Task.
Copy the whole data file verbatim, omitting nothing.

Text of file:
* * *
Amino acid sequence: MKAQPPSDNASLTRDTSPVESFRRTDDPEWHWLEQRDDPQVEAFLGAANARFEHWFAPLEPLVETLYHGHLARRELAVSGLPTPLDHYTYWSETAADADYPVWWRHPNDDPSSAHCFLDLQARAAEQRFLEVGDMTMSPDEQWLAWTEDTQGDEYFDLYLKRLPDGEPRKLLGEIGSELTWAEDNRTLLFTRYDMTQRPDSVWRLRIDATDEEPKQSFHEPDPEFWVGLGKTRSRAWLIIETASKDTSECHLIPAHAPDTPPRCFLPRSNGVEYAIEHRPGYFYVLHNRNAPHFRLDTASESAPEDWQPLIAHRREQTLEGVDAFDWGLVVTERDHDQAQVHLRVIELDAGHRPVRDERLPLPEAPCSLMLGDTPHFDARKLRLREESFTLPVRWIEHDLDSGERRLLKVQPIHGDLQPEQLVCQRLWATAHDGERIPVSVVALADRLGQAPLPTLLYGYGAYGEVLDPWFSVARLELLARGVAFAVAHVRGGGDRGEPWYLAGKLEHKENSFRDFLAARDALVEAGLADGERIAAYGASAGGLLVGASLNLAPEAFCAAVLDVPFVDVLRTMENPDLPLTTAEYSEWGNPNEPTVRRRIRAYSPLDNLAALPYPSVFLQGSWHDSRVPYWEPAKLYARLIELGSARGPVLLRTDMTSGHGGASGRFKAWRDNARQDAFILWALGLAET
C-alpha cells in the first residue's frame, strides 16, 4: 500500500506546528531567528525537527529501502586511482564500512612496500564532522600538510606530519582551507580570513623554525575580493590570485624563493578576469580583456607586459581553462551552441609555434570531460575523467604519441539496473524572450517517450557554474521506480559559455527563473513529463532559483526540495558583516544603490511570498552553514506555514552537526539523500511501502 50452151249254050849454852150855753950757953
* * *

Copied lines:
Amino acid sequence: MKAQPPSDNASLTRDTSPVESFRRTDDPEWHWLEQRDDPQVEAFLGAANARFEHWFAPLEPLVETLYHGHLARRELAVSGLPTPLDHYTYWSETAADADYPVWWRHPNDDPSSAHCFLDLQARAAEQRFLEVGDMTMSPDEQWLAWTEDTQGDEYFDLYLKRLPDGEPRKLLGEIGSELTWAEDNRTLLFTRYDMTQRPDSVWRLRIDATDEEPKQSFHEPDPEFWVGLGKTRSRAWLIIETASKDTSECHLIPAHAPDTPPRCFLPRSNGVEYAIEHRPGYFYVLHNRNAPHFRLDTASESAPEDWQPLIAHRREQTLEGVDAFDWGLVVTERDHDQAQVHLRVIELDAGHRPVRDERLPLPEAPCSLMLGDTPHFDARKLRLREESFTLPVRWIEHDLDSGERRLLKVQPIHGDLQPEQLVCQRLWATAHDGERIPVSVVALADRLGQAPLPTLLYGYGAYGEVLDPWFSVARLELLARGVAFAVAHVRGGGDRGEPWYLAGKLEHKENSFRDFLAARDALVEAGLADGERIAAYGASAGGLLVGASLNLAPEAFCAAVLDVPFVDVLRTMENPDLPLTTAEYSEWGNPNEPTVRRRIRAYSPLDNLAALPYPSVFLQGSWHDSRVPYWEPAKLYARLIELGSARGPVLLRTDMTSGHGGASGRFKAWRDNARQDAFILWALGLAET
C-alpha cells in the first residue's frame, strides 16, 4: 500500500506546528531567528525537527529501502586511482564500512612496500564532522600538510606530519582551507580570513623554525575580493590570485624563493578576469580583456607586459581553462551552441609555434570531460575523467604519441539496473524572450517517450557554474521506480559559455527563473513529463532559483526540495558583516544603490511570498552553514506555514552537526539523500511501502 50452151249254050849454852150855753950757953